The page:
Along the road to immortality or enlightenment, you may develop or receive supernatural abilities. They don’t matter. They are not the point of practice. They are simply confirmations that you are on the right path. In Buddhist and Daoist ethics, you must use these gifts in wisdom, for the benefit of others, or refrain from using them altogether. Focusing your efforts on developing those gifts at the expense of your own spiritual progress simply takes you down the road to delusion, more so if you use those gifts for your own selfish gains. Such gifts emerge not because you are special, but because you have attained wisdom and virtue, and should you lose sight of them, you will lose your gifts too.

Saga of the Swordbreaker draws on the wisdom traditions of Buddhism and Daoism. This extends to adopting the Buddhist and Daoist teachings on cultivation. From a story perspective, it is a superior approach to following mainstream fiction’s obsession with power.

The folly of the power-based cultivation system can be revealed with this simple question:

What happens when you reach the top of the food chain?

The answer is that there is no story left, because you can easily crush whoever dares to oppose you. There is no conflict, no stakes, and therefore no plot.

Not only that, a power fantasy whose plot loop is all about battling a chain of ever-more-powerful enemies must keep escalating, and escalating, and escalating. Fights become more destructive, enemies become more powerful, more power is thrown around. It gets boring and predictable. With the story focused entirely on external power-based conflicts, there is no room for depth of theme, of plot, of character. When a character reaches the highest power level, his progress ends.

In real-world martial arts, when you reach the highest rank, all you have done is return to the beginning. In karate, earning a shodan black belt means that you are able to execute every technique and principle of the art—a sign of mere competence, the first step to advanced training. In Taboada Balintawak Eskrima, achieving the highest rank means that you now understand the depth of the art and have added a catalogue of new techniques to the art based on your own experiences. Then you will be able to give back to the community that raised you to your rank, by preserving the art and by teaching those who came after you, starting with beginners. In teaching the art to newcomers, you learn intricacies you may not have noticed before. Thus, with fresh understanding, you can appreciate the art at a much deeper and fundamental level.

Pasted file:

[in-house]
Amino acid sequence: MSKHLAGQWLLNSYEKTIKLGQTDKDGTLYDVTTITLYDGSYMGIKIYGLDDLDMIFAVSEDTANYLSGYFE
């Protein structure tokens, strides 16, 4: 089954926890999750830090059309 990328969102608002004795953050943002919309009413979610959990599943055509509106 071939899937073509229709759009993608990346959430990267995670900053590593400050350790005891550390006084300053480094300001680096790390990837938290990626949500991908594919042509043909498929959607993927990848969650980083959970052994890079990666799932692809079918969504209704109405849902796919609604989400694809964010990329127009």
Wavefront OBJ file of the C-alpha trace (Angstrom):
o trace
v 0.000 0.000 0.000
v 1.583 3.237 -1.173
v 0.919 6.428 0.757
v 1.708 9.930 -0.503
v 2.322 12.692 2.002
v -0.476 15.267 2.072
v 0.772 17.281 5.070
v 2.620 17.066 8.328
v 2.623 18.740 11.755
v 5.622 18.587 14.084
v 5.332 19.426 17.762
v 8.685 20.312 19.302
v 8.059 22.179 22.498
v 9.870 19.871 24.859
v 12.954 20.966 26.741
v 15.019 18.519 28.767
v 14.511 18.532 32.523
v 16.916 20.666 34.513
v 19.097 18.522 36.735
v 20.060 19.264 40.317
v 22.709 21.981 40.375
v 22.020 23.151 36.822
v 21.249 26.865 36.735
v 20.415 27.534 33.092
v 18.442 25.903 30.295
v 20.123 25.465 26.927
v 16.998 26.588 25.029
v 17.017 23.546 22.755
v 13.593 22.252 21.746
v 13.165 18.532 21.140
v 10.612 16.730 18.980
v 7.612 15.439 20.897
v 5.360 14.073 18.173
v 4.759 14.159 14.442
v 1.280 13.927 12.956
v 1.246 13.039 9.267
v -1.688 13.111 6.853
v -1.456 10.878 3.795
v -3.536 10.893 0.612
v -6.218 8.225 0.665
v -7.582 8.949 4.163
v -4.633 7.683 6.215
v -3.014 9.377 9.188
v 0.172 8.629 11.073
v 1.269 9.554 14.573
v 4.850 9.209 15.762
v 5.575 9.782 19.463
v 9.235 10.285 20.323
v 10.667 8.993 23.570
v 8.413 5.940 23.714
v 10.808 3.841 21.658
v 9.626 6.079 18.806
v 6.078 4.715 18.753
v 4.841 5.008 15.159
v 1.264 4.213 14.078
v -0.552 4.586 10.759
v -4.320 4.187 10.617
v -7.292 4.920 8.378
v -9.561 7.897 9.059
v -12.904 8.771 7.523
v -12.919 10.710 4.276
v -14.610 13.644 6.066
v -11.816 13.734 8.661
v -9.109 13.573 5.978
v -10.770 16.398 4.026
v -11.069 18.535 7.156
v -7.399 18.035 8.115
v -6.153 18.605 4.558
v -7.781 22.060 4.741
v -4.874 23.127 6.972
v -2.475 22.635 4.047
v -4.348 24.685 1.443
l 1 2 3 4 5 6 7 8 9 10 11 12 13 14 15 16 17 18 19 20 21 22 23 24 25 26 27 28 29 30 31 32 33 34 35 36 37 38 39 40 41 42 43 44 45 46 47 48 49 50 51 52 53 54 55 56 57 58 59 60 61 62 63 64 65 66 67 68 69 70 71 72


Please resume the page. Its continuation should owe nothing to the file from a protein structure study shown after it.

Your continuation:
This is the true purpose of a martial arts ranking system: not to show who is more powerful, but to signify who has a certain level of understanding of the art, and who understands the art so well he can pass it on without diluting it.

With Saga of the Swordbreaker, the emphasis is on virtue. It doesn’t matter how powerful you are. The question is how virtuous you are, and whether you willing to do the work of true cultivation. This maintains a moral element to every story, and the seeds for moral conflict lie in the heart of every character, no matter how powerful he may be. Violence is set in its proper place: as a means to an end, and not merely a throwaway scene for the momentary amusement of the reader.

 If you seek to make peace with all beings, you will discover that you have no enemies, and so you become all-powerful. If you seek to dominate the entire universe, the universe itself will oppose you, and so you will be destroyed. It is one of the fundamental concepts of Chinese metaphysics and philosophy, one that isn’t explored in modern fiction.

But you will find it in Saga of the Swordbreaker.

More than just a meditation on violation, Saga of the Swordbreaker shows through fiction what it means to cultivate and what it means to live as a cultivator. Check it out on IndieGoGo here!

Writing Gongfu and Cultivation